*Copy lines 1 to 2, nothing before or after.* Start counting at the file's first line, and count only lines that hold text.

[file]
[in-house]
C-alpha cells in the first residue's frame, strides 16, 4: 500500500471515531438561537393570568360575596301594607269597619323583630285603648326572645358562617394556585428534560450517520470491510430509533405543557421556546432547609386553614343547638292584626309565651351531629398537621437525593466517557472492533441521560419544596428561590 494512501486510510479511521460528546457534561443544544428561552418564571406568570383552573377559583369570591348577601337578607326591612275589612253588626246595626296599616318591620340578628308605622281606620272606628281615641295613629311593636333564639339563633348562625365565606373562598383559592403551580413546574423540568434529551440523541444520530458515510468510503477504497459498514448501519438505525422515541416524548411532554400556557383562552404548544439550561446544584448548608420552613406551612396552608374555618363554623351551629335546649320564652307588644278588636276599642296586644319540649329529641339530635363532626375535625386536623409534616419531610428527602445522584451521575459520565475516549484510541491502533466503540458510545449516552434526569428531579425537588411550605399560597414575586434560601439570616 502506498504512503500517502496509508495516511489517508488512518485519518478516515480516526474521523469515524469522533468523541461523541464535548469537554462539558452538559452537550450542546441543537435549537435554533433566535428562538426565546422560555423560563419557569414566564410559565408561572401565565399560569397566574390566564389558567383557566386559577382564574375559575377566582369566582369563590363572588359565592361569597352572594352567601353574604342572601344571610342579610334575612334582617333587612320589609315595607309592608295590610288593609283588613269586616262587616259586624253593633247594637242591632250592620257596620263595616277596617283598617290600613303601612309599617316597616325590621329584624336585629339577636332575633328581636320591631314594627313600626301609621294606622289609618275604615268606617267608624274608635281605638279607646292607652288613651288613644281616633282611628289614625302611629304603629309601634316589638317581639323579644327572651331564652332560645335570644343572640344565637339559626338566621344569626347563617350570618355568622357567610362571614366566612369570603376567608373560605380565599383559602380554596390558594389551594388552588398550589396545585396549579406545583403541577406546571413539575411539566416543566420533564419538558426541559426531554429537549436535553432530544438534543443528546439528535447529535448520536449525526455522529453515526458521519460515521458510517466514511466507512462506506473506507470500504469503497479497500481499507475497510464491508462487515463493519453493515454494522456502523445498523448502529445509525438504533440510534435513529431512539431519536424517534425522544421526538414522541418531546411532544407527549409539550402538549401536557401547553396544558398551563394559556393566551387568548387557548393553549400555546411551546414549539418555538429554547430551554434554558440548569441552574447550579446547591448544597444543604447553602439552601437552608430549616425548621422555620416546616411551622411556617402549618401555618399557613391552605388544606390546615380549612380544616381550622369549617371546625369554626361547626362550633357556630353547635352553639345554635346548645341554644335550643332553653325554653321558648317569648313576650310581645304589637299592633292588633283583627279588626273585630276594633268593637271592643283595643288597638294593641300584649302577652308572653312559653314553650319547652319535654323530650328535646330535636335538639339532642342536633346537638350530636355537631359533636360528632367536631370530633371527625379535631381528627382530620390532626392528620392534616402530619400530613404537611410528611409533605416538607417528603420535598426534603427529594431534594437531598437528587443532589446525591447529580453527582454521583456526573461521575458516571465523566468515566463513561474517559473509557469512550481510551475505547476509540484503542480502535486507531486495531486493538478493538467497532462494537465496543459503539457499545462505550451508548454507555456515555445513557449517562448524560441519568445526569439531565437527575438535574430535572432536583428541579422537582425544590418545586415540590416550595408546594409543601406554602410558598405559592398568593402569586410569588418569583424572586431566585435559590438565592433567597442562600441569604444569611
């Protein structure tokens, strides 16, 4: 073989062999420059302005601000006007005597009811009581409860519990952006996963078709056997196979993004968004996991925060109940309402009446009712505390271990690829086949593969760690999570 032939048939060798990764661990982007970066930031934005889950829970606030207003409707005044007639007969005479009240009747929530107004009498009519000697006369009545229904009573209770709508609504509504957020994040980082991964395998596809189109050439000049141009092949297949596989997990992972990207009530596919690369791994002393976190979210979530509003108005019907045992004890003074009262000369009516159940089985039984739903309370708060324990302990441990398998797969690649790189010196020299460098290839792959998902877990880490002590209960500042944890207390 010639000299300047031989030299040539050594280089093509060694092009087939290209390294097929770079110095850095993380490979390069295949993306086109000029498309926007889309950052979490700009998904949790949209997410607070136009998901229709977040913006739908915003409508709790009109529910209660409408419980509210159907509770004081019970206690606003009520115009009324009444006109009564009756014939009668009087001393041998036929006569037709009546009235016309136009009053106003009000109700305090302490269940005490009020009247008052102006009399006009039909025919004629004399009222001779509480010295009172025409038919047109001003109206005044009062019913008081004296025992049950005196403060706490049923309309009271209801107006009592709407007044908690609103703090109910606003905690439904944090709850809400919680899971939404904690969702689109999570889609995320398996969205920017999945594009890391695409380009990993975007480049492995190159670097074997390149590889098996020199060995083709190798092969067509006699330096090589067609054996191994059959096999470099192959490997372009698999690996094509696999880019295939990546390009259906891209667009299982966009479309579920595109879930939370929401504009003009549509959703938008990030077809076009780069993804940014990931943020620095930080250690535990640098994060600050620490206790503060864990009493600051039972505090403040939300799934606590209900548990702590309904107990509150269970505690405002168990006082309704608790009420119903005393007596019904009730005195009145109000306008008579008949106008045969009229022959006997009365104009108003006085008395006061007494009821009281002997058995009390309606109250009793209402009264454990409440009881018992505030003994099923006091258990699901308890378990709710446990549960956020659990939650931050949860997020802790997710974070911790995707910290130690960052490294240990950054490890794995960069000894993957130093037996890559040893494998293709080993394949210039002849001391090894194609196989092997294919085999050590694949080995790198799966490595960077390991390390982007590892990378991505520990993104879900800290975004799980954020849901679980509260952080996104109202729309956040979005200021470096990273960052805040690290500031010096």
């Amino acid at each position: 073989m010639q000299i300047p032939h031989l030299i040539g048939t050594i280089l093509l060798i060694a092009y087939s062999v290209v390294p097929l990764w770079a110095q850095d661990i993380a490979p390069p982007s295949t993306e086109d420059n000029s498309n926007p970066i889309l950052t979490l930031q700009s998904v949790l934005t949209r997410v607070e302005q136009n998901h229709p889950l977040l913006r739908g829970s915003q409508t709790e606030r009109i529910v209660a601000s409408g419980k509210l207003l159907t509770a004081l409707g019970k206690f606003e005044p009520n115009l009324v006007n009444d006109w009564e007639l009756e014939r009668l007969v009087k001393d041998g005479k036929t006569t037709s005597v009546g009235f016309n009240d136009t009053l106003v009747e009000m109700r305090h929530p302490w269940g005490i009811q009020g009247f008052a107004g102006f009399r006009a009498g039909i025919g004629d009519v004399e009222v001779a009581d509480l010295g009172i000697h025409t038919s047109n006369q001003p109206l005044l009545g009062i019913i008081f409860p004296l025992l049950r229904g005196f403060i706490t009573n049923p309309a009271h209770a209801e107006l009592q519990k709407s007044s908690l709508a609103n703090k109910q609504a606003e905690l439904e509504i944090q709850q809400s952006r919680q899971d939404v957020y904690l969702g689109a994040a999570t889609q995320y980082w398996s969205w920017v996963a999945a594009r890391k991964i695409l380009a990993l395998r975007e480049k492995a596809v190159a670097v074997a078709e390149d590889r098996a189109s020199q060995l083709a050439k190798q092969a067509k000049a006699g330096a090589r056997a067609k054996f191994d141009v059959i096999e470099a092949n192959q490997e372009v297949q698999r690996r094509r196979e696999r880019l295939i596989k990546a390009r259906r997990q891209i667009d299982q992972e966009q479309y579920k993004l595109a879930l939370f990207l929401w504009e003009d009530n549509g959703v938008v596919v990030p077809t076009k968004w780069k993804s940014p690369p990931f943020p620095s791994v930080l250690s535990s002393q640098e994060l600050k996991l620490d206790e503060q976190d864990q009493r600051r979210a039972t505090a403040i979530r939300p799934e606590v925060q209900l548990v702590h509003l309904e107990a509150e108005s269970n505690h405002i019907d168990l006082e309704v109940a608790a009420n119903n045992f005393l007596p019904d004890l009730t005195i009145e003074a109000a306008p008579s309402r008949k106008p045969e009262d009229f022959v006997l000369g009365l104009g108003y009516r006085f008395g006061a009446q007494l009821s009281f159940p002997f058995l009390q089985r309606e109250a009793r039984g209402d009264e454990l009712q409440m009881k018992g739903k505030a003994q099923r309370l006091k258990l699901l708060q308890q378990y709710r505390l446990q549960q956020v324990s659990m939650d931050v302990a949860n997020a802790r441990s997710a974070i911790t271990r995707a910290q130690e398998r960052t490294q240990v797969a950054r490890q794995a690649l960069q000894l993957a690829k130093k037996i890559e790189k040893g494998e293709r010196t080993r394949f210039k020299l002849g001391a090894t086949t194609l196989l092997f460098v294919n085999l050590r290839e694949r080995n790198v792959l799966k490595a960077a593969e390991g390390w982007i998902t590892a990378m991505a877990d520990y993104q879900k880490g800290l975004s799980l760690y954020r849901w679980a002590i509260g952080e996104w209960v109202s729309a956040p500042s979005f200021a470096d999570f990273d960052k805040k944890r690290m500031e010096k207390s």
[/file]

[in-house]
C-alpha cells in the first residue's frame, strides 16, 4: 500500500471515531438561537393570568360575596301594607269597619323583630285603648326572645358562617394556585428534560450517520470491510430509533405543557421556546432547609386553614343547638292584626309565651351531629398537621437525593466517557472492533441521560419544596428561590 494512501486510510479511521460528546457534561443544544428561552418564571406568570383552573377559583369570591348577601337578607326591612275589612253588626246595626296599616318591620340578628308605622281606620272606628281615641295613629311593636333564639339563633348562625365565606373562598383559592403551580413546574423540568434529551440523541444520530458515510468510503477504497459498514448501519438505525422515541416524548411532554400556557383562552404548544439550561446544584448548608420552613406551612396552608374555618363554623351551629335546649320564652307588644278588636276599642296586644319540649329529641339530635363532626375535625386536623409534616419531610428527602445522584451521575459520565475516549484510541491502533466503540458510545449516552434526569428531579425537588411550605399560597414575586434560601439570616 502506498504512503500517502496509508495516511489517508488512518485519518478516515480516526474521523469515524469522533468523541461523541464535548469537554462539558452538559452537550450542546441543537435549537435554533433566535428562538426565546422560555423560563419557569414566564410559565408561572401565565399560569397566574390566564389558567383557566386559577382564574375559575377566582369566582369563590363572588359565592361569597352572594352567601353574604342572601344571610342579610334575612334582617333587612320589609315595607309592608295590610288593609283588613269586616262587616259586624253593633247594637242591632250592620257596620263595616277596617283598617290600613303601612309599617316597616325590621329584624336585629339577636332575633328581636320591631314594627313600626301609621294606622289609618275604615268606617267608624274608635281605638279607646292607652288613651288613644281616633282611628289614625302611629304603629309601634316589638317581639323579644327572651331564652332560645335570644343572640344565637339559626338566621344569626347563617350570618355568622357567610362571614366566612369570603376567608373560605380565599383559602380554596390558594389551594388552588398550589396545585396549579406545583403541577406546571413539575411539566416543566420533564419538558426541559426531554429537549436535553432530544438534543443528546439528535447529535448520536449525526455522529453515526458521519460515521458510517466514511466507512462506506473506507470500504469503497479497500481499507475497510464491508462487515463493519453493515454494522456502523445498523448502529445509525438504533440510534435513529431512539431519536424517534425522544421526538414522541418531546411532544407527549409539550402538549401536557401547553396544558398551563394559556393566551387568548387557548393553549400555546411551546414549539418555538429554547430551554434554558440548569441552574447550579446547591448544597444543604447553602439552601437552608430549616425548621422555620416546616411551622411556617402549618401555618399557613391552605388544606390546615380549612380544616381550622369549617371546625369554626361547626362550633357556630353547635352553639345554635346548645341554644335550643332553653325554653321558648317569648313576650310581645304589637299592633292588633283583627279588626273585630276594633268593637271592643283595643288597638294593641300584649302577652308572653312559653314553650319547652319535654323530650328535646330535636335538639339532642342536633346537638350530636355537631359533636360528632367536631370530633371527625379535631381528627382530620390532626392528620392534616402530619400530613404537611410528611409533605416538607417528603420535598426534603427529594431534594437531598437528587443532589446525591447529580453527582454521583456526573461521575458516571465523566468515566463513561474517559473509557469512550481510551475505547476509540484503542480502535486507531486495531486493538478493538467497532462494537465496543459503539457499545462505550451508548454507555456515555445513557449517562448524560441519568445526569439531565437527575438535574430535572432536583428541579422537582425544590418545586415540590416550595408546594409543601406554602410558598405559592398568593402569586410569588418569583424572586431566585435559590438565592433567597442562600441569604444569611